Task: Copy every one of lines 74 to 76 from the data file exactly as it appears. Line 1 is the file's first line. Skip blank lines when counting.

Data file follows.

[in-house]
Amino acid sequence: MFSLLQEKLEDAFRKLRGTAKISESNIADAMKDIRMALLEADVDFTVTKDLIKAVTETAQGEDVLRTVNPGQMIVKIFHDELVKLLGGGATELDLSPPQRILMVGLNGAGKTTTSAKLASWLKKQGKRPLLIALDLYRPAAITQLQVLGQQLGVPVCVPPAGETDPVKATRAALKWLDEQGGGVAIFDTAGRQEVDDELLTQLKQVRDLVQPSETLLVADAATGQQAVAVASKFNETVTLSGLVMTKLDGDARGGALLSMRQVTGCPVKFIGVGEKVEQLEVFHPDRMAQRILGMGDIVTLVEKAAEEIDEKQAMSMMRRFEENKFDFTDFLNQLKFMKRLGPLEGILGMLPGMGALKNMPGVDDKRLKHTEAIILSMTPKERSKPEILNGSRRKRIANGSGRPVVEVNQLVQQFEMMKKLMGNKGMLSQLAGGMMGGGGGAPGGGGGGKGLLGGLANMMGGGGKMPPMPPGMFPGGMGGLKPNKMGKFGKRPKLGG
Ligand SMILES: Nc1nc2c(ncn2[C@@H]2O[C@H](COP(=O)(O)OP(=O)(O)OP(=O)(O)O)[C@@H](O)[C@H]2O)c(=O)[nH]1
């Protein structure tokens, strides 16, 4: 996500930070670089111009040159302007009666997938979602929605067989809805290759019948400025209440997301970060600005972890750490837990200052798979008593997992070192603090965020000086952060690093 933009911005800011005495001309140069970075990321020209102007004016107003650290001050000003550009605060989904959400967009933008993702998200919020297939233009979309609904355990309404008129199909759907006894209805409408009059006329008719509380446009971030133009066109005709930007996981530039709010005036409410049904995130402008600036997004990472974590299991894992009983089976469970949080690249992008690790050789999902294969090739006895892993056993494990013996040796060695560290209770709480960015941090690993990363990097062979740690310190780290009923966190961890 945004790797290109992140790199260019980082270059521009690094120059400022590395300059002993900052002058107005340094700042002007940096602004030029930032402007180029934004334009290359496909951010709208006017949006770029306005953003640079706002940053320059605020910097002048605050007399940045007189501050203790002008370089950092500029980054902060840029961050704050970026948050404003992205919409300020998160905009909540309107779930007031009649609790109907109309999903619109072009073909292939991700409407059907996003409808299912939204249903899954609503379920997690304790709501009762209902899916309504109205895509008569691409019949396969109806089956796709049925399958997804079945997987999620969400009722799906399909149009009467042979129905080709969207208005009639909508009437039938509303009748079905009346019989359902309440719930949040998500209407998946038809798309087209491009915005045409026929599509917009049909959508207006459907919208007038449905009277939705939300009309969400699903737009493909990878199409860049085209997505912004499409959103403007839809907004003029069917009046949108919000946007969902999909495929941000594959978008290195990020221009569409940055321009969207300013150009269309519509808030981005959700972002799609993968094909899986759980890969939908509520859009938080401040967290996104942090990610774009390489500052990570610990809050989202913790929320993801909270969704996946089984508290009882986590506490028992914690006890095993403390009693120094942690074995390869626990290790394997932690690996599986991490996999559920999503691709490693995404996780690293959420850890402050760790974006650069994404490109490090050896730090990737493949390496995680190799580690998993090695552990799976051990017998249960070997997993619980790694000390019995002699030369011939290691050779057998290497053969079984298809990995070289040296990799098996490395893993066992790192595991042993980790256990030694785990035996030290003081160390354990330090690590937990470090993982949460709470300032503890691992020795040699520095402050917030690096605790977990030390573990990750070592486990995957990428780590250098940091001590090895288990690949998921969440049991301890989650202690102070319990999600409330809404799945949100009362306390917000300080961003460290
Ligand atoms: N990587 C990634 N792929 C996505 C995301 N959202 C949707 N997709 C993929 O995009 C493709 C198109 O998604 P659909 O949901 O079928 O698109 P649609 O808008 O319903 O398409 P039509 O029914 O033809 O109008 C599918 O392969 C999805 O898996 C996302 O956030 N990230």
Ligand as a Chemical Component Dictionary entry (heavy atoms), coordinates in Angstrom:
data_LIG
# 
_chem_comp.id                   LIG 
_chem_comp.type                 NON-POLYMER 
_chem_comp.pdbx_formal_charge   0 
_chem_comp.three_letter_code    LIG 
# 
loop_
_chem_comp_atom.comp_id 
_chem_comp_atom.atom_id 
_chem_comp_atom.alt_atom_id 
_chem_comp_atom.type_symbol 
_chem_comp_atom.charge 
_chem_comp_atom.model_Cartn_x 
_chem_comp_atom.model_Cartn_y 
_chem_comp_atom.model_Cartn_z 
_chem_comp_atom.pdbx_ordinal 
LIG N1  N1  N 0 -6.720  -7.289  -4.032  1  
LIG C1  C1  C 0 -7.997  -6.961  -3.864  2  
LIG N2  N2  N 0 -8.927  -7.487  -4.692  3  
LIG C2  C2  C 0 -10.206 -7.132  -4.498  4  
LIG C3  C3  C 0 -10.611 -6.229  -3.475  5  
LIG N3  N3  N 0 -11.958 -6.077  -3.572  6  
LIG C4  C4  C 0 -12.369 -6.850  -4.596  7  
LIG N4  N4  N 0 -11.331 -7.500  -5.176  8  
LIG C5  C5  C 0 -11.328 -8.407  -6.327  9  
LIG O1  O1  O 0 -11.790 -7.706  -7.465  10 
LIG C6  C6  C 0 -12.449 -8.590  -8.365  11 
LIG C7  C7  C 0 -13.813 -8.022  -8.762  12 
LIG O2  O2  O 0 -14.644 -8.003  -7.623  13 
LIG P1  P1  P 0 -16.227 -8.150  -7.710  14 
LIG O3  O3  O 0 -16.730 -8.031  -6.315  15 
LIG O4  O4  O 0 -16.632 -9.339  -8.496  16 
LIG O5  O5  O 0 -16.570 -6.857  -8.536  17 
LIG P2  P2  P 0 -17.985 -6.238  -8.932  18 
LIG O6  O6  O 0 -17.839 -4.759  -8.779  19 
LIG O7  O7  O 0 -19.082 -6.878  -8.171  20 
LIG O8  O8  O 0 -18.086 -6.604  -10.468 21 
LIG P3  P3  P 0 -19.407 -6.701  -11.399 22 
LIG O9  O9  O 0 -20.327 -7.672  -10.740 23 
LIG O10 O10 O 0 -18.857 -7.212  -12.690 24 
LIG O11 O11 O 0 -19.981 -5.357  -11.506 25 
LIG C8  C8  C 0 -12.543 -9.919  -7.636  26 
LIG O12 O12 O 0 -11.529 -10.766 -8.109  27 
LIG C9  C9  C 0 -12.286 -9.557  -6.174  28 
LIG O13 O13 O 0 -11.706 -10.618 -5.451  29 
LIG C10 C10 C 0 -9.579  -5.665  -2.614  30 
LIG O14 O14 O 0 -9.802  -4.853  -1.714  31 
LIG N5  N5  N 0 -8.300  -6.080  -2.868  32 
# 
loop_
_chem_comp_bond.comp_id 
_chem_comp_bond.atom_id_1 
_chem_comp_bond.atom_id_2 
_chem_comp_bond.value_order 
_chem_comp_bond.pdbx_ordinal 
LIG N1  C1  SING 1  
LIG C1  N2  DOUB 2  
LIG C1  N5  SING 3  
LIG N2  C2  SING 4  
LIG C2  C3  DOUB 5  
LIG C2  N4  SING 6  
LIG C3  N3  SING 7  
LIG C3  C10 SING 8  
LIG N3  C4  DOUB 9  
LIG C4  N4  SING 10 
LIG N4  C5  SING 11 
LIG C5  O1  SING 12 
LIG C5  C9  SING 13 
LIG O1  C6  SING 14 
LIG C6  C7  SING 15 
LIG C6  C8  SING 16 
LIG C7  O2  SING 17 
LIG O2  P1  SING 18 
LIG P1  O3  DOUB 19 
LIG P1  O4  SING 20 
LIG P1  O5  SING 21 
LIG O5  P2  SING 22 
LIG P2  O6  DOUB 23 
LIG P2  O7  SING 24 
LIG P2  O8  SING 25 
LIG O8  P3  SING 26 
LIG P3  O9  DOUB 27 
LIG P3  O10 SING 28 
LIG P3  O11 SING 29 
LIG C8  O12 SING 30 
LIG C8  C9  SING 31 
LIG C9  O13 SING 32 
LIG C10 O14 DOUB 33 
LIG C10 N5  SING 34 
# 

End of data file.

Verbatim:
LIG C5  O1  SING 12 
LIG C5  C9  SING 13 
LIG O1  C6  SING 14 